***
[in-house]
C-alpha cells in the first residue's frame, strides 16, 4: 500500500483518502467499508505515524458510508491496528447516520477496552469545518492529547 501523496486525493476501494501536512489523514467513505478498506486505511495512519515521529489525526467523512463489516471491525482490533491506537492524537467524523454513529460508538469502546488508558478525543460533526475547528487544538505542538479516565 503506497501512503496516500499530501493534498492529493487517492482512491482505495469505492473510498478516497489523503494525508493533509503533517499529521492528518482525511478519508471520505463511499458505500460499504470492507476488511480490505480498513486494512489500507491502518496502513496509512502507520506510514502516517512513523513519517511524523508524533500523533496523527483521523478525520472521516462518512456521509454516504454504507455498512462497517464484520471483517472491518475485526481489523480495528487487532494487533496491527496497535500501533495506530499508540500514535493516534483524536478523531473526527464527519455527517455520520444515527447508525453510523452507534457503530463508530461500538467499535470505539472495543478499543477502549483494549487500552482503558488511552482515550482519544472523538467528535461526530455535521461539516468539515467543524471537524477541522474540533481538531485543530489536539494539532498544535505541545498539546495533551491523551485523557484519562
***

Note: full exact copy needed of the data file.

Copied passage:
[in-house]
C-alpha cells in the first residue's frame, strides 16, 4: 500500500483518502467499508505515524458510508491496528447516520477496552469545518492529547 501523496486525493476501494501536512489523514467513505478498506486505511495512519515521529489525526467523512463489516471491525482490533491506537492524537467524523454513529460508538469502546488508558478525543460533526475547528487544538505542538479516565 503506497501512503496516500499530501493534498492529493487517492482512491482505495469505492473510498478516497489523503494525508493533509503533517499529521492528518482525511478519508471520505463511499458505500460499504470492507476488511480490505480498513486494512489500507491502518496502513496509512502507520506510514502516517512513523513519517511524523508524533500523533496523527483521523478525520472521516462518512456521509454516504454504507455498512462497517464484520471483517472491518475485526481489523480495528487487532494487533496491527496497535500501533495506530499508540500514535493516534483524536478523531473526527464527519455527517455520520444515527447508525453510523452507534457503530463508530461500538467499535470505539472495543478499543477502549483494549487500552482503558488511552482515550482519544472523538467528535461526530455535521461539516468539515467543524471537524477541522474540533481538531485543530489536539494539532498544535505541545498539546495533551491523551485523557484519562